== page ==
MOUNTLAKE TERRACE, Wash. - As parents get ready to take their kids trick-or-treating for Halloween, new dangers around the opioid epidemic in Western Washington like needles on the streets and stickers laced with drugs serve as a reminder to parents to check what kids collect in their Halloween candy bags.
Brothers Jordan and Riley, who have already got a collection of candy from some early trick-or-treating are getting a head start with mom Megan Therson on checking candy for potential dangers.
Therson says her boys know they are only allowed to eat candy when they are back home and she has checked it.
“We come back home, and they dump their bags out and then we go through all of it, sort it out and I go through all the wrappers and make sure there aren’t any tears or pinholes or opened candy,” said Therson.
She says she is never found anything in all the years her boys have gone trick-or-treating, but it’s part of the world she lives in and dangers are out there and she needs to be careful as a mom to keep her boys safe.
“It’s a bummer, I don’t feel like we had to be as cautious when we were kids,” said Therson.
Halloween candy sales are expected to break records this year, with needles around Seattle and new dangerous trends like Halloween stickers laced with fentanyl, Pat Murakami with the South Seattle Crime Prevention says parents can’t be too cautious.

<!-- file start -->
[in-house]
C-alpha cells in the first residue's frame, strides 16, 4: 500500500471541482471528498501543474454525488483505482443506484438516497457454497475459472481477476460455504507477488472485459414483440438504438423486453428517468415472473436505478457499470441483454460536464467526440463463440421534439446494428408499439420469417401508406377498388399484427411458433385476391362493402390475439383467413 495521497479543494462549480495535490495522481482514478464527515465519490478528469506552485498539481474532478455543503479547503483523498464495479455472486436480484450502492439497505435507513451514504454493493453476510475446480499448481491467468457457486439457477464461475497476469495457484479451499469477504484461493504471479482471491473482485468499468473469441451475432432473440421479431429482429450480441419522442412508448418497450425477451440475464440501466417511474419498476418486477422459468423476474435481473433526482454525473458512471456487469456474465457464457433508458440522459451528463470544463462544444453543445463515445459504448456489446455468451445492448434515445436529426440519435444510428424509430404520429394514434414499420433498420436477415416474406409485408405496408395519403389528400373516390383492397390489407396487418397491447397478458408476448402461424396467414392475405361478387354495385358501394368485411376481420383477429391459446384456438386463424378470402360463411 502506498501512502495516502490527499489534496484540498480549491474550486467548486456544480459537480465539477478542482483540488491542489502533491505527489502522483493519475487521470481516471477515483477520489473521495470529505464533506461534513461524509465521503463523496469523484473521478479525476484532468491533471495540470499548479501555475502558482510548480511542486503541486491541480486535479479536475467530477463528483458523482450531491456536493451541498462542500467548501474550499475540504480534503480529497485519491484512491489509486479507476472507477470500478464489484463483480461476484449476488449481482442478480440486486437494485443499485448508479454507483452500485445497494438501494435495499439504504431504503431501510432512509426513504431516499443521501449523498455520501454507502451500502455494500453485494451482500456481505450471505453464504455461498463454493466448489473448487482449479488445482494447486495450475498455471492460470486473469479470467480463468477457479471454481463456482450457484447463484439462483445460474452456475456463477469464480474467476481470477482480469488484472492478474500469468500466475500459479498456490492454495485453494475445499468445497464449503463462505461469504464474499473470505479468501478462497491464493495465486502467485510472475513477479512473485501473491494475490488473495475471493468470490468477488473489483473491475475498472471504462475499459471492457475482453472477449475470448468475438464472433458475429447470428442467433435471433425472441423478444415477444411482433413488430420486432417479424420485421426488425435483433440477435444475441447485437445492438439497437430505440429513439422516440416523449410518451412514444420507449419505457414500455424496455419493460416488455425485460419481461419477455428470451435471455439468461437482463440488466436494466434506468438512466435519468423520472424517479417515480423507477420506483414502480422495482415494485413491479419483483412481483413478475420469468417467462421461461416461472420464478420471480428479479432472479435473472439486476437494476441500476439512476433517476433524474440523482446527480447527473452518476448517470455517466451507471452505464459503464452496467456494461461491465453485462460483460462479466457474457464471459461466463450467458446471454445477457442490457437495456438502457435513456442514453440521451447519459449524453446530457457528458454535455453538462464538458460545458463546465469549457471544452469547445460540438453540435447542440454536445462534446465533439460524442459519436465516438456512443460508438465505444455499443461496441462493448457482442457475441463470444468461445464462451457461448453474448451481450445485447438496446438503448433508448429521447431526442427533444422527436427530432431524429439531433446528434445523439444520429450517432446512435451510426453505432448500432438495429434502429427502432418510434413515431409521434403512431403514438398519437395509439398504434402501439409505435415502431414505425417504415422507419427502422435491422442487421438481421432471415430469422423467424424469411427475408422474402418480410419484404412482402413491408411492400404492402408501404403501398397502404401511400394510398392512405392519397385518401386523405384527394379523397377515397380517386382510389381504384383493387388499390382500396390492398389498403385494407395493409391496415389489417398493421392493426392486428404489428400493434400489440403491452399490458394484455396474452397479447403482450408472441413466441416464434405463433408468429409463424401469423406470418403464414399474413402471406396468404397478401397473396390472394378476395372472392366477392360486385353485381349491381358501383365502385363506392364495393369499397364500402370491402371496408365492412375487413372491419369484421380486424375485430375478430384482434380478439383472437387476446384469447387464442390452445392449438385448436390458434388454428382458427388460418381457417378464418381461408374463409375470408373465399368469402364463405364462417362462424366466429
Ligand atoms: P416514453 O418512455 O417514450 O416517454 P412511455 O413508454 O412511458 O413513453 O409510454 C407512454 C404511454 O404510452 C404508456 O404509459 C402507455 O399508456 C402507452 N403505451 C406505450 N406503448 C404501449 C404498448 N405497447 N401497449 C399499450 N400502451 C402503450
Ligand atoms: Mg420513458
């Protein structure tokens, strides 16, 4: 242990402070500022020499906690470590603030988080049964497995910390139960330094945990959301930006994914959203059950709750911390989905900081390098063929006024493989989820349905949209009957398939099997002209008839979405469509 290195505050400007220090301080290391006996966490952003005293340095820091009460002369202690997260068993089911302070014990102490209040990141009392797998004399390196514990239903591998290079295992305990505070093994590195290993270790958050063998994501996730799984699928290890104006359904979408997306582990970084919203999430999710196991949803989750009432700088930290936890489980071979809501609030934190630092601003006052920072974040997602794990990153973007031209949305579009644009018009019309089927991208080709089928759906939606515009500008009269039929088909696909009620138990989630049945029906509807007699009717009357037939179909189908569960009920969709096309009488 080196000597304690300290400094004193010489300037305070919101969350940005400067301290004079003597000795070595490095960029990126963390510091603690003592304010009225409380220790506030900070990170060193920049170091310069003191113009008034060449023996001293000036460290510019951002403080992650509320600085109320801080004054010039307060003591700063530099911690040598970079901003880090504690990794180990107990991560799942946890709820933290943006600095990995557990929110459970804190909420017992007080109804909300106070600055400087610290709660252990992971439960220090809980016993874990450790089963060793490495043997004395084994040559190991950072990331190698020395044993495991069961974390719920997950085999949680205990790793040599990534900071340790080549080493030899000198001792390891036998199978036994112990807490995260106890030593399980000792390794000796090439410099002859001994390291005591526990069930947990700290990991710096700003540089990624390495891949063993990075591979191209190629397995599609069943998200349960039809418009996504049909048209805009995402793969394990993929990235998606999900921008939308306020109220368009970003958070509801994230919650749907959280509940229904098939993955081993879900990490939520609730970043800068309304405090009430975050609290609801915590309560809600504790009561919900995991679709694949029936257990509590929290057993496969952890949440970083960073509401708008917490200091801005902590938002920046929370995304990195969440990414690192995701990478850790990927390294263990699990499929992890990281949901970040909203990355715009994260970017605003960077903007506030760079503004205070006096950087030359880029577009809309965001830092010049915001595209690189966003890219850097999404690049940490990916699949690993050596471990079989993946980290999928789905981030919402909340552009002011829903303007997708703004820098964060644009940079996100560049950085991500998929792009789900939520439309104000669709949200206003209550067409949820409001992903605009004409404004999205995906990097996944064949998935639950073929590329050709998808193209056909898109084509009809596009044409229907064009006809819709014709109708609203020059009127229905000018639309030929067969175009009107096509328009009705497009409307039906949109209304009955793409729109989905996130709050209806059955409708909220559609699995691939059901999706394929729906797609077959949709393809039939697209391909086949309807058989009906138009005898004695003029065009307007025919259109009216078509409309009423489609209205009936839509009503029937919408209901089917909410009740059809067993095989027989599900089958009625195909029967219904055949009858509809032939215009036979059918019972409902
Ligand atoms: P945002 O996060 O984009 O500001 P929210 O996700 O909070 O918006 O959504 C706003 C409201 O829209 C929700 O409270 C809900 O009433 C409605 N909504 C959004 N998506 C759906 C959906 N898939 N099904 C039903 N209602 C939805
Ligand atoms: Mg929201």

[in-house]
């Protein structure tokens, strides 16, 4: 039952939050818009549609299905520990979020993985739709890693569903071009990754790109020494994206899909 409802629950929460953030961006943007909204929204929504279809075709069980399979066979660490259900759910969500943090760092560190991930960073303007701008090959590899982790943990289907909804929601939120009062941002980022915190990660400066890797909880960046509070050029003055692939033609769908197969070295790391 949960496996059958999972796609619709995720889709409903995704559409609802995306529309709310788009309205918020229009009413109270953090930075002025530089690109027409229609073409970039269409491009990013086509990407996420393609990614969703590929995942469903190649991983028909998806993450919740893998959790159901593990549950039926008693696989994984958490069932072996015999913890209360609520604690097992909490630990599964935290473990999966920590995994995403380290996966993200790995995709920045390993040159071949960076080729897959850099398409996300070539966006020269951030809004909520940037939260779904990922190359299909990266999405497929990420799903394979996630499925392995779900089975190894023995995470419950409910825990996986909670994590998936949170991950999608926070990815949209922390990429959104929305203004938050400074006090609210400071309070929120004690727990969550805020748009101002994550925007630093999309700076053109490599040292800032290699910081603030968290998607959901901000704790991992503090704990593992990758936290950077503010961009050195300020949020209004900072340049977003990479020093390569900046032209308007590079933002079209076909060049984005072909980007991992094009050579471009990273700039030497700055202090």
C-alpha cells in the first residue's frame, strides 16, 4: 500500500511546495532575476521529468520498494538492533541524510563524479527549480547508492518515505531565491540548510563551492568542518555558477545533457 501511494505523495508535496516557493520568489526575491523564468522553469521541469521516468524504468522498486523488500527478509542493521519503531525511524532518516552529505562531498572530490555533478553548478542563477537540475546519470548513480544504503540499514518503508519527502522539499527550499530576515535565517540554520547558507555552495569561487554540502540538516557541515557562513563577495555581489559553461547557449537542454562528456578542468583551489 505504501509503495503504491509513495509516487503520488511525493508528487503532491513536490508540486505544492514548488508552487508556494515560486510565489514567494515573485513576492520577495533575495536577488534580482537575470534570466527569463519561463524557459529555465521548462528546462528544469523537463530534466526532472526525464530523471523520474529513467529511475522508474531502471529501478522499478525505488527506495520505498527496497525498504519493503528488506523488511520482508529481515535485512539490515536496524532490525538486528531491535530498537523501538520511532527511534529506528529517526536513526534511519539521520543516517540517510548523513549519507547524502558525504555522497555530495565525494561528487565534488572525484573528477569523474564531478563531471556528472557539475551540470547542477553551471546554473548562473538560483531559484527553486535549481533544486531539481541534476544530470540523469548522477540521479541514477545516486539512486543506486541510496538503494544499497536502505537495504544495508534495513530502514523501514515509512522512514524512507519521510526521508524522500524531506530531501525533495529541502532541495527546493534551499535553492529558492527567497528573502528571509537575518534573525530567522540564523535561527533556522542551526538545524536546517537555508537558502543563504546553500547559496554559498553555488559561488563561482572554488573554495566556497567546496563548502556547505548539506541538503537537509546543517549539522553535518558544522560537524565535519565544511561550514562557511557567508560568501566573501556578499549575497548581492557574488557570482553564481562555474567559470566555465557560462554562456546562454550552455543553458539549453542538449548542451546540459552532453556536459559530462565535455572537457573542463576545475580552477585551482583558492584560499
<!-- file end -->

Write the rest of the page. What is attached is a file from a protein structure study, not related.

“It’s a different world,” said Murakami. She says even taking the most basic steps helps protect children from running into needles.
“You want to make sure your kids are wearing good shoes in case they do come across something like that,” said Murakami.
Other parents say staying near your kids is a must and lighting their way to stranger’s homes is always smart. “I have some LED running lights and will use glow sticks,” said one Seattle dad.
It may be a different world for Therson than when she was a kid, but for her boys who are excited about costumes, "Lego Batman," said Therson’s son Riley, and “A cop,” said Jordan.
Therson says she would much rather spend the time looking for dangers in their candy than have them get hurt.
“Halloween is supposed to be fun for the kids, and that takes the fun out of it, but I’d rather have them be safe than get sick or injured.”